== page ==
BEIJING, July 15 (Reuters) - China should cut taxes, lower companies’ borrowing costs, and reduce the amount of cash that banks must hold as reserves to lift its economy, a central bank official was quoted as saying on Tuesday.
Xu Nuojin, a deputy director at the statistics department at the central bank, was quoted by the China Securities Journal as saying that China should further lower the reserve requirement ratio, or RRR, for all banks to supplement earlier reductions.
The central bank has already lowered the RRR twice this year in April and June. But the so-called “targeted” reductions applied only to banks that lend substantially to small firms and the farm sector, in an attempt to direct loans to firms with real business needs.
The call for looser policy from Xu, who was speaking at the China 50 New Economics Delegate Forum, is among the most explicit this year from a central bank official.
It reinforces the view among analysts that China may need to further stimulate its economy if it wants to meet its 7.5 percent growth target for this year.
“The central bank has already conducted targeted RRR cuts twice which have played a positive role in guiding the market,” Xu was quoted as saying.
“But we should step up efforts to increase the policy’s strength and combine universal RRR cuts with targeted cuts to bring the RRR to a reasonable level that aligns with both the domestic and global economic situations.”
Xu said the central bank should also lower short- and long-term borrowing costs.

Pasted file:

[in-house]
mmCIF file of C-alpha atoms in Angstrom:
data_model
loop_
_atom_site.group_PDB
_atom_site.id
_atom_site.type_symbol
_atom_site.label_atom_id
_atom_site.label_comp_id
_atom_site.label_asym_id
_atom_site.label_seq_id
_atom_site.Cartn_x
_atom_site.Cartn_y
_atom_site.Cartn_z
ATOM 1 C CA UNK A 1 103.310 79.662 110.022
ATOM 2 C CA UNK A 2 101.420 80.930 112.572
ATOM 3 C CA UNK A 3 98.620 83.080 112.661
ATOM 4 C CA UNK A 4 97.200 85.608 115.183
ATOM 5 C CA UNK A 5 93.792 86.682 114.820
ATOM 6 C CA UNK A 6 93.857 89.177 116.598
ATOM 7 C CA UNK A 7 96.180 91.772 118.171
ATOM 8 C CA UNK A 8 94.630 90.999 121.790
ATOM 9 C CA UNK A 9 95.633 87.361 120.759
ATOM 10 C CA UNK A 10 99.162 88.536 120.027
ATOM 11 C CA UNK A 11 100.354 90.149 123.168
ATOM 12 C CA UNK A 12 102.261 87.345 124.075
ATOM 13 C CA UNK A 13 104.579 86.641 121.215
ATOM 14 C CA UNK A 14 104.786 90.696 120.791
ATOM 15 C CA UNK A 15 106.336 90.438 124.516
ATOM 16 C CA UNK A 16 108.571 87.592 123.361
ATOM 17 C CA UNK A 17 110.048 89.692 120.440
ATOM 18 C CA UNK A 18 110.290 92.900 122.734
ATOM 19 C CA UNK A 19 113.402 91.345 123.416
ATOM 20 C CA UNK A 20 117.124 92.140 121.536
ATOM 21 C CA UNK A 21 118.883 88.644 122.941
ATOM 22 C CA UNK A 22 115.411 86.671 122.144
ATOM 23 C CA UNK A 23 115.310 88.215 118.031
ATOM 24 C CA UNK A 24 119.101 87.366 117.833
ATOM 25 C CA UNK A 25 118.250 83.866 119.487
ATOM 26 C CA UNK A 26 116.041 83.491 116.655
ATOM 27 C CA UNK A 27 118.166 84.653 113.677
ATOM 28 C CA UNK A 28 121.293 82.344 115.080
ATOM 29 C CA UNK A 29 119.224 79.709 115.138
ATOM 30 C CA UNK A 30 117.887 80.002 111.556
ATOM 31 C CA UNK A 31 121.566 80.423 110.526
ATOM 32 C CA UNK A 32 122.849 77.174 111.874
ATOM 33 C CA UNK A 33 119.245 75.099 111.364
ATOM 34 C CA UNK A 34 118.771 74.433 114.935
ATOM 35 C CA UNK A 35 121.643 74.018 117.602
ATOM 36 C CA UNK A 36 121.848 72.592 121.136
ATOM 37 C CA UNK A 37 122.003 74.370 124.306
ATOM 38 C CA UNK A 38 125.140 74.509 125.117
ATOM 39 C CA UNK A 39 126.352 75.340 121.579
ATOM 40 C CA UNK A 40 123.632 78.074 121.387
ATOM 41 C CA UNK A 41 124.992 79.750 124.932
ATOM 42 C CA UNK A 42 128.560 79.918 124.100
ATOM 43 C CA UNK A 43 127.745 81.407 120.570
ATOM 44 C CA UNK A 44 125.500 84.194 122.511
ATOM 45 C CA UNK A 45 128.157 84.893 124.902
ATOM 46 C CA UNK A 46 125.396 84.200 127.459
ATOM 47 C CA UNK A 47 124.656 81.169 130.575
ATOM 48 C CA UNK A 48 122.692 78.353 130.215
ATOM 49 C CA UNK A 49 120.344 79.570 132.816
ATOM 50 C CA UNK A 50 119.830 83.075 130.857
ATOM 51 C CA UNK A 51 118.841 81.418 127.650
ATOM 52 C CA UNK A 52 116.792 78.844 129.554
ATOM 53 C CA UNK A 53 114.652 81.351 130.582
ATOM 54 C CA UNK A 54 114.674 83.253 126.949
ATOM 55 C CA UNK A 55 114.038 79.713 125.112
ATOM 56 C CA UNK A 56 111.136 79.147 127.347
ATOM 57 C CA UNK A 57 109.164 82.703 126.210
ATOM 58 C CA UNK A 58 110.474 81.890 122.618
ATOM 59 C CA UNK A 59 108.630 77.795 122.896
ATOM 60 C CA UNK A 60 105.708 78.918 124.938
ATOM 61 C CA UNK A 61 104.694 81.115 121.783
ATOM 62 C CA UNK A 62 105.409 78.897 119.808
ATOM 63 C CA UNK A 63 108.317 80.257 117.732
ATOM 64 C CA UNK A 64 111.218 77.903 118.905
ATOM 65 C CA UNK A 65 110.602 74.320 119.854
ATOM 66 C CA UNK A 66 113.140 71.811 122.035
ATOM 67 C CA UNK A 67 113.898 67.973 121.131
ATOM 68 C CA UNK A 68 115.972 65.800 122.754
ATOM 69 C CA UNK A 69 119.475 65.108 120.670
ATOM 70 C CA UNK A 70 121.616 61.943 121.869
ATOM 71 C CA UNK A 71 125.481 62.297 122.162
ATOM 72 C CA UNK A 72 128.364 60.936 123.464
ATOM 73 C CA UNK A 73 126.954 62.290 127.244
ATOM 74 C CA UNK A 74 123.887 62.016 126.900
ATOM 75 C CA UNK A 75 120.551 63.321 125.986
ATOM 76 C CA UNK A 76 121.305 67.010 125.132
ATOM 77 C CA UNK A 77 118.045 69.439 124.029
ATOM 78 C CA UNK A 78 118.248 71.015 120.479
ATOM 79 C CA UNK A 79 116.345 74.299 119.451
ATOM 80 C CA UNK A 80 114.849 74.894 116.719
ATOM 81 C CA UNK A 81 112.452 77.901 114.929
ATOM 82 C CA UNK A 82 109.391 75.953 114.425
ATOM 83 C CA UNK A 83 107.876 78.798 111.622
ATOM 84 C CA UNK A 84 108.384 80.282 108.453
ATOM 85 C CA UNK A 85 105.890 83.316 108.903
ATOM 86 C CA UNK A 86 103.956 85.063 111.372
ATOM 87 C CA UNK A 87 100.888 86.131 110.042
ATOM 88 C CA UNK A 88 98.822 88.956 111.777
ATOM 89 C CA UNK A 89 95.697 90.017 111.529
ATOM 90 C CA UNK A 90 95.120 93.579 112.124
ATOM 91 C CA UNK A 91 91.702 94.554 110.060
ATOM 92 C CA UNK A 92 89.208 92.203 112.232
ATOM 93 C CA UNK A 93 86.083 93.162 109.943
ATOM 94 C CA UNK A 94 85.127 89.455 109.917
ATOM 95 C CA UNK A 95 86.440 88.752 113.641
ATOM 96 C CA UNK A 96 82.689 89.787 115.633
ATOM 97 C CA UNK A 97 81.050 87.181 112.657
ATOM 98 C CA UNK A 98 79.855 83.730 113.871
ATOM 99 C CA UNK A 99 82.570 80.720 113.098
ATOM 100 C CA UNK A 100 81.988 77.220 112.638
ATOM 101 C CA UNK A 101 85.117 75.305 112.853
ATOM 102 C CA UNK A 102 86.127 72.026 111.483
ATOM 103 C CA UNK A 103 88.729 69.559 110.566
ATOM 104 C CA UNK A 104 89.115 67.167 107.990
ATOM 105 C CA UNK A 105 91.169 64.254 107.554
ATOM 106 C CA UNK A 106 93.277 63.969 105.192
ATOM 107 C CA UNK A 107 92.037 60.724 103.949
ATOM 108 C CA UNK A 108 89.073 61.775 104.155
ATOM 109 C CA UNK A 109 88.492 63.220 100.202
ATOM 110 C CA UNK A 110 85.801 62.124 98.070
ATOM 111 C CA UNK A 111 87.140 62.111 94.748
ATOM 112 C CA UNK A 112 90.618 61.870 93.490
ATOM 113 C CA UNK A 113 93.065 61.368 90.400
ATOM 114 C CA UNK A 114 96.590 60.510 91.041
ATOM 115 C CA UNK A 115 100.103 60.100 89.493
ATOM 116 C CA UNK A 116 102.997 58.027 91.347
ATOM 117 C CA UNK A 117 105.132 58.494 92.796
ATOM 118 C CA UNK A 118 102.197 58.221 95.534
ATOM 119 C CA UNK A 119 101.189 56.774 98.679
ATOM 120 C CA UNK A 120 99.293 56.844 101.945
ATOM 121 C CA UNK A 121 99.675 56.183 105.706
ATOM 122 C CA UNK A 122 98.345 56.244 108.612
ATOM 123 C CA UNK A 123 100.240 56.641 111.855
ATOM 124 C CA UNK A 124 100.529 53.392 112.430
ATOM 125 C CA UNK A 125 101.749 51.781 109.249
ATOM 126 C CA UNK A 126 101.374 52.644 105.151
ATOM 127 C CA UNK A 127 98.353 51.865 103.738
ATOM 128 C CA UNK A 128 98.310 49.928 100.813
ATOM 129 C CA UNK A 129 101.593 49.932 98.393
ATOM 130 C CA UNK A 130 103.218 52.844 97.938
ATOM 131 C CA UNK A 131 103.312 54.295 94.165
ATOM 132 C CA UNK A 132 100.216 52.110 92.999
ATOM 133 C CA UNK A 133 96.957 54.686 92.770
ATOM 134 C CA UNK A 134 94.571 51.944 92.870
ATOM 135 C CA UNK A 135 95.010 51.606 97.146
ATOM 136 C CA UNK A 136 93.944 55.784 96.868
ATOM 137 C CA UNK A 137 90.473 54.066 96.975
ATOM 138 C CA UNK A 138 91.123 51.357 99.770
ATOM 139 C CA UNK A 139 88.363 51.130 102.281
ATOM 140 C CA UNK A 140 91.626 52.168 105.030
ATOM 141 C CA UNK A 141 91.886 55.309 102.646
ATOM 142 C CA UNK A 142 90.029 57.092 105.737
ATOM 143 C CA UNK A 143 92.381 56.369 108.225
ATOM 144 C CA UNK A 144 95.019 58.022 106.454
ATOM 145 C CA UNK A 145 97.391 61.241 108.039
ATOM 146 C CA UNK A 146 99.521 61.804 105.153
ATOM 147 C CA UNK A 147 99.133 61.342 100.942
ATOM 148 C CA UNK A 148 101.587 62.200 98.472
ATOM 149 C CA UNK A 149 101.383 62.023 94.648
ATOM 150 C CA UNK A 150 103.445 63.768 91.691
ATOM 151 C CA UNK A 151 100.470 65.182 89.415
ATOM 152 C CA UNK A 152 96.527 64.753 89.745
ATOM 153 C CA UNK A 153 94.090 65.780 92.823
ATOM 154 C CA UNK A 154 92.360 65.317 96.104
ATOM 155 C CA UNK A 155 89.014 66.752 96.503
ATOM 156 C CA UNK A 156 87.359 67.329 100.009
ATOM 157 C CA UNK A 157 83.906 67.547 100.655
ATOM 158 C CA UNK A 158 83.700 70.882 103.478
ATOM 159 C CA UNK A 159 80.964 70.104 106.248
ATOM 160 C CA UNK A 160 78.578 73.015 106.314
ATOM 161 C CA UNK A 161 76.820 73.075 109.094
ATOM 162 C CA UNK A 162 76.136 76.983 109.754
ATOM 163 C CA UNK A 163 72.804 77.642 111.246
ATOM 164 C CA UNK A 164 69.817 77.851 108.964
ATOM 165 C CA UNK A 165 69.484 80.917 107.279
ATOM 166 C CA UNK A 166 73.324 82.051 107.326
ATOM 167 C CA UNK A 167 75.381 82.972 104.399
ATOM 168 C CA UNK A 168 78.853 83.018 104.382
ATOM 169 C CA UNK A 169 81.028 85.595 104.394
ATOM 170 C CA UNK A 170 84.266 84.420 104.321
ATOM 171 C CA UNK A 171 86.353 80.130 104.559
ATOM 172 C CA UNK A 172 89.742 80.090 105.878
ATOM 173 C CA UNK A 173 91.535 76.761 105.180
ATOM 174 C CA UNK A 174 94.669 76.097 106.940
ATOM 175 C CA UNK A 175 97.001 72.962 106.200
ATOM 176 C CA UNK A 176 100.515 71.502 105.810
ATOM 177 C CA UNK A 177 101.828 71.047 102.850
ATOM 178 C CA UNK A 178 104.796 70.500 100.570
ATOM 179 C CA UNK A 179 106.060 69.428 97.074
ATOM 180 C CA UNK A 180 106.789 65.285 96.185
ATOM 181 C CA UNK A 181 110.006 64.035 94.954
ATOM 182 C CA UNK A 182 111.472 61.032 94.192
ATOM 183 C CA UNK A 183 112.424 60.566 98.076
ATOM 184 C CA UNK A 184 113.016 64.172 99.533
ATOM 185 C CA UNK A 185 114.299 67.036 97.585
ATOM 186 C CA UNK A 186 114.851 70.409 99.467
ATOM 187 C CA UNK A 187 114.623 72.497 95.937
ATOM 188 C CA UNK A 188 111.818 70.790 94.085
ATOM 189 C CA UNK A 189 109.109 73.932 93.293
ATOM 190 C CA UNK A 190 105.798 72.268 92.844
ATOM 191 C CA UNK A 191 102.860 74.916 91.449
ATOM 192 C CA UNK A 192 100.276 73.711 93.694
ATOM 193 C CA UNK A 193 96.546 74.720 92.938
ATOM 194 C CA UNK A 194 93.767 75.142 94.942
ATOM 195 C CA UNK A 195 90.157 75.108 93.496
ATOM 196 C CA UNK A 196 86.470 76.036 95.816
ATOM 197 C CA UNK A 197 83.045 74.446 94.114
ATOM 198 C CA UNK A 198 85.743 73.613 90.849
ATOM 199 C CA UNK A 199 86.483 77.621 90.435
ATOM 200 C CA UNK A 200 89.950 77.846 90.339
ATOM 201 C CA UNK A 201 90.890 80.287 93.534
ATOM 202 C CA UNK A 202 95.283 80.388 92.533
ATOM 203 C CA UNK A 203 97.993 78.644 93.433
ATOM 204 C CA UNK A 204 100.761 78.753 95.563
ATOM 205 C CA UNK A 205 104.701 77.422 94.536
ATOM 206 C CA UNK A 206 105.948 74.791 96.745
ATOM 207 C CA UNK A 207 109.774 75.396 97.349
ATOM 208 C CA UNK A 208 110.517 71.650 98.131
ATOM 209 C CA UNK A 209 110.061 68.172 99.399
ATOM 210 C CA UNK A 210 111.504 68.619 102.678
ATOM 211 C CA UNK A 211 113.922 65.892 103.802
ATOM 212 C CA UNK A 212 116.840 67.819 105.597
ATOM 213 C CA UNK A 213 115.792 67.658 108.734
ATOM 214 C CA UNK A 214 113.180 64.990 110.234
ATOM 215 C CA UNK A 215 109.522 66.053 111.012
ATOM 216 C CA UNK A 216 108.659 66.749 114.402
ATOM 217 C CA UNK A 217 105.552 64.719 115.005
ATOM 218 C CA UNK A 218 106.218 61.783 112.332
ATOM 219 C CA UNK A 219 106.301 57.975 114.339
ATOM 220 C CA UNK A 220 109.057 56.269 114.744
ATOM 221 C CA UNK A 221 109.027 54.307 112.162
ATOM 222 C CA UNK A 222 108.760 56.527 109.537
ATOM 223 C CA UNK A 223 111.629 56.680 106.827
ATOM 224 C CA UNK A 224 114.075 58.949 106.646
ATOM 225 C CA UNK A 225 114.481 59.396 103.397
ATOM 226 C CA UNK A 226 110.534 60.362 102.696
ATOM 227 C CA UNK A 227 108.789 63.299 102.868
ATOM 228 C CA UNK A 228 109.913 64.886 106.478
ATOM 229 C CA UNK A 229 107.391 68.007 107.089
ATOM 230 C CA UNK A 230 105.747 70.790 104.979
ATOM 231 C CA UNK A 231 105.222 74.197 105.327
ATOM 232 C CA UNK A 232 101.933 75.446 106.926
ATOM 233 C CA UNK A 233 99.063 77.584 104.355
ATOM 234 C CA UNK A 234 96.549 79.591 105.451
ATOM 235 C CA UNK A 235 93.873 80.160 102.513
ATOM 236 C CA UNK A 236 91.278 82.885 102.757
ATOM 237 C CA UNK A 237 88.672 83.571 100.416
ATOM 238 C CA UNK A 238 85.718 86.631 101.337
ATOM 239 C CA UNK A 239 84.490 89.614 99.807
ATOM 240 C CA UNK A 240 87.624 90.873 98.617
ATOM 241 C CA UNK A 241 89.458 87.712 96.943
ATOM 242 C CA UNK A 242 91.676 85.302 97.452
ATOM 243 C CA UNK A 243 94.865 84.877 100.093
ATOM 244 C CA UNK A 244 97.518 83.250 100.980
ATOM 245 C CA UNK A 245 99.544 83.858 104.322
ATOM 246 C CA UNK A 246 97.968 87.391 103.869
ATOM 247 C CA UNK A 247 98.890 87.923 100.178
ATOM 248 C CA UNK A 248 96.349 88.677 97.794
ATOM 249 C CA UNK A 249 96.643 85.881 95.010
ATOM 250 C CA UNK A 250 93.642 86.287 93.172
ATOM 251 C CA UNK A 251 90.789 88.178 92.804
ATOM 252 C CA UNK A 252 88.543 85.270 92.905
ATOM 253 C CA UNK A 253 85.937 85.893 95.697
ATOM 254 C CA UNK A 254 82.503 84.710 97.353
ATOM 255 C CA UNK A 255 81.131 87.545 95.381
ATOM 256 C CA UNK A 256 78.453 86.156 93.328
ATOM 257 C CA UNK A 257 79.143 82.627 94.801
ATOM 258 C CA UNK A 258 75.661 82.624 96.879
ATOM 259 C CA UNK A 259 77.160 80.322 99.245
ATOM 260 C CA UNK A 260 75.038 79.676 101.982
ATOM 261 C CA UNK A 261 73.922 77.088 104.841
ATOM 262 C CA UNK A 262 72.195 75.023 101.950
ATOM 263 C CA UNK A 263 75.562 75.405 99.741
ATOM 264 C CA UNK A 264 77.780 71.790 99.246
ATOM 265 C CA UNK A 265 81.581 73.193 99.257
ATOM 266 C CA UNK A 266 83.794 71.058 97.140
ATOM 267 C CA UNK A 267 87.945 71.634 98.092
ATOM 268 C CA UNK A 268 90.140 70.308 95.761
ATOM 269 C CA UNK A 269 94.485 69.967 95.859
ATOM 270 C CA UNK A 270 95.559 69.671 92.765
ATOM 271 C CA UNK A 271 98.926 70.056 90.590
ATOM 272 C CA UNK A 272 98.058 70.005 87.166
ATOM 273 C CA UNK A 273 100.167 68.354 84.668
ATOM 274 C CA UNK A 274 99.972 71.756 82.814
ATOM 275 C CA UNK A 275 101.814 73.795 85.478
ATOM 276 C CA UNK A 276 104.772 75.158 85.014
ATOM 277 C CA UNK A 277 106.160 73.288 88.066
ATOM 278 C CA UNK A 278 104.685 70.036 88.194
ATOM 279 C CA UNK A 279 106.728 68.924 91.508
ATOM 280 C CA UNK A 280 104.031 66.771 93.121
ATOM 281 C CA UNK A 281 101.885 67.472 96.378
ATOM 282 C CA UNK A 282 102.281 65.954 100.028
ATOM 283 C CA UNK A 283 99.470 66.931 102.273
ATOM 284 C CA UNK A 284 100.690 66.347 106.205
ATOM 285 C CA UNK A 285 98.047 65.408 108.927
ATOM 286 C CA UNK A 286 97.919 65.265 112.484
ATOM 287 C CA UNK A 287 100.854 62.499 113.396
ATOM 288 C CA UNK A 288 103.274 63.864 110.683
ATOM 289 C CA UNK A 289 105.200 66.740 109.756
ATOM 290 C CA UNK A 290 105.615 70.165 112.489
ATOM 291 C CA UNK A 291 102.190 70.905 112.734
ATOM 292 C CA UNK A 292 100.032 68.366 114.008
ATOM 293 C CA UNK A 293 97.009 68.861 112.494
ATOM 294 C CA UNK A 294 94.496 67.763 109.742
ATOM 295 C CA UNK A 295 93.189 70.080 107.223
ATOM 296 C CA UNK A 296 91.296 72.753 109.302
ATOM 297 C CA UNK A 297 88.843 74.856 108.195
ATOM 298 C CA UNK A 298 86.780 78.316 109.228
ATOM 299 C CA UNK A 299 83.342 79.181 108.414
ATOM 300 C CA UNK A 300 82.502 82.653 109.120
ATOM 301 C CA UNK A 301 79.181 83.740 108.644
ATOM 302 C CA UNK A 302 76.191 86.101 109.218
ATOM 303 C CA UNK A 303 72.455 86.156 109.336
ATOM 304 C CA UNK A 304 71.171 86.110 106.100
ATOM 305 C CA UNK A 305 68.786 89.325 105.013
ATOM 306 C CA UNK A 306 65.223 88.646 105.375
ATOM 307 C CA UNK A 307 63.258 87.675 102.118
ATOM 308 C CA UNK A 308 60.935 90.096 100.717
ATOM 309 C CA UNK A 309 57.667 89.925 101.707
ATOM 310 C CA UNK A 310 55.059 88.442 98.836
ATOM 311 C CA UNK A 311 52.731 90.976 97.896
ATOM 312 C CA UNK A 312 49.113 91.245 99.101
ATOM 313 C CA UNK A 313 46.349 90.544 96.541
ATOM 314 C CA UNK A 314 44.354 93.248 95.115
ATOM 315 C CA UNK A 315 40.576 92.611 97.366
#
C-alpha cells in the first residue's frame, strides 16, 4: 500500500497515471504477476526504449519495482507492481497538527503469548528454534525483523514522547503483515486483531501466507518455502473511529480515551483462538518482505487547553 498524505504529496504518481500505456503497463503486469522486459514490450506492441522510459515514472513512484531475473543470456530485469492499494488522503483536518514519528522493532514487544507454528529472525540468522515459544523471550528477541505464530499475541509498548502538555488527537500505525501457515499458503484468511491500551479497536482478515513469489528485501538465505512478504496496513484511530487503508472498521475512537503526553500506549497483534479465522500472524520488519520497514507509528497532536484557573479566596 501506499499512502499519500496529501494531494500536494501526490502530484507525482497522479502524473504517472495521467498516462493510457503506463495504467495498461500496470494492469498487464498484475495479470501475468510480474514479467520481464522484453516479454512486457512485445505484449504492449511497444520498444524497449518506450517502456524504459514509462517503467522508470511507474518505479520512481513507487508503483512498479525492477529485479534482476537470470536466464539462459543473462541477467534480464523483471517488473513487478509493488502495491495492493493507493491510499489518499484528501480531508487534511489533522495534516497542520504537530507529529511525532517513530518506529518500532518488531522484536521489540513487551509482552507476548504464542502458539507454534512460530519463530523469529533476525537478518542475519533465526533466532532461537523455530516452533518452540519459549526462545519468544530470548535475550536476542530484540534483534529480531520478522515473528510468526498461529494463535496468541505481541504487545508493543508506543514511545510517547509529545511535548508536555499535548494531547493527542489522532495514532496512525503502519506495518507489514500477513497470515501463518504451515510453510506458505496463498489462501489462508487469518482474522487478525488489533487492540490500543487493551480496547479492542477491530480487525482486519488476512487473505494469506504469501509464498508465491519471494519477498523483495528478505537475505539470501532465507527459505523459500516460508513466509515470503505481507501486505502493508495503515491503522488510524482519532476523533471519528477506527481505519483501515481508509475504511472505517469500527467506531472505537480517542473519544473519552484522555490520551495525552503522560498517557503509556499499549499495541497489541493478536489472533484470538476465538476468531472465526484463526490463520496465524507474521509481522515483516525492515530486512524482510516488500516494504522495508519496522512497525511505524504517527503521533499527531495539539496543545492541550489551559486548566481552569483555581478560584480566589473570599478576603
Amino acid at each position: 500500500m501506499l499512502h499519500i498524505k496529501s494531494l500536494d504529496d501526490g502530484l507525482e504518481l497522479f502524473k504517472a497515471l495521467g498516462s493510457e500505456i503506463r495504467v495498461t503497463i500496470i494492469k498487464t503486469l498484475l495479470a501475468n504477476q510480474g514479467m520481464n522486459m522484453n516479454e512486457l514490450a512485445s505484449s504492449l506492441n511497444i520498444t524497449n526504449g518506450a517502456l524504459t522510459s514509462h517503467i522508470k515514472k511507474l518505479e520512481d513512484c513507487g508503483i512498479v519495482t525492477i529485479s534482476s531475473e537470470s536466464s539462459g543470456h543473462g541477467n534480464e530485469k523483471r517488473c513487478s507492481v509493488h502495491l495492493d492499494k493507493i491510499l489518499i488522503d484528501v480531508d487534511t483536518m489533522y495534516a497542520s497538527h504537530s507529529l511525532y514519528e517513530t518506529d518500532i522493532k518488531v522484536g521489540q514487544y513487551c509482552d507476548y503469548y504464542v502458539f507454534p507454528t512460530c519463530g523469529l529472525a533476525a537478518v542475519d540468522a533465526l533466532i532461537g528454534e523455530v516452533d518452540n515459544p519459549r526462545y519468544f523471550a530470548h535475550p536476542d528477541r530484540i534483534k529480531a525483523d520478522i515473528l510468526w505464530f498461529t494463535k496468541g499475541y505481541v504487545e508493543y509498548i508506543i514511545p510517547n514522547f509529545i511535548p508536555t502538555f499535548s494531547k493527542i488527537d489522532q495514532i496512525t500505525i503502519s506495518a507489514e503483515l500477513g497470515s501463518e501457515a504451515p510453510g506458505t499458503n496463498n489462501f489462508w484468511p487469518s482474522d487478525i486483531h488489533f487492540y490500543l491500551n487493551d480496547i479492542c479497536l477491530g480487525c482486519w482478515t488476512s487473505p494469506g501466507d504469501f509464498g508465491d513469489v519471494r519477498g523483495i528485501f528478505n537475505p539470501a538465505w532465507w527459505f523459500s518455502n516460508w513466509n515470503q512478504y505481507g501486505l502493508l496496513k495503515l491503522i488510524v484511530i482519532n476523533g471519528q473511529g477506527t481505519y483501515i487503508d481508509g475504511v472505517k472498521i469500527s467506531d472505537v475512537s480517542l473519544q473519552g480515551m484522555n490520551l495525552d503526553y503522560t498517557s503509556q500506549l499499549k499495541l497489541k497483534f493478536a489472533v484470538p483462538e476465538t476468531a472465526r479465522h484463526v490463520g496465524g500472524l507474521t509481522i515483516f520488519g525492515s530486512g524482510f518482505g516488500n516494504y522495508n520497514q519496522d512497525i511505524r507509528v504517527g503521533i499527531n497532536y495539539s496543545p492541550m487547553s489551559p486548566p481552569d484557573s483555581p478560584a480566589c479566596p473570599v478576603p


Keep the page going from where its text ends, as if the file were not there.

“The central bank must focus its attention on guiding long-term funding cost lower and must encourage long-term investment to support the real economy,” Xu was quoted as saying.
“The central bank should invest efforts in guiding the trend of money market rates lower and increase oversight of the financial market to guard against risks from the overly-complex financial products.”
China is due to release its second-quarter gross domestic product data on Wednesday and analysts expect growth to have steadied at 7.4 percent, just shy of the annual target.
But with the property market losing steam, some analysts worry that the economic slowdown may worsen and believe that more policy support is needed to boost the world’s second-biggest economy.
Xu appeared to agree.
“I insist that we should tackle the downward pressure on the economy by cutting taxes, interest rates and the reserve requirement,” he said. (Reporting by Aileen Wang and Koh Gui Qing; Editing by Ron Popeski)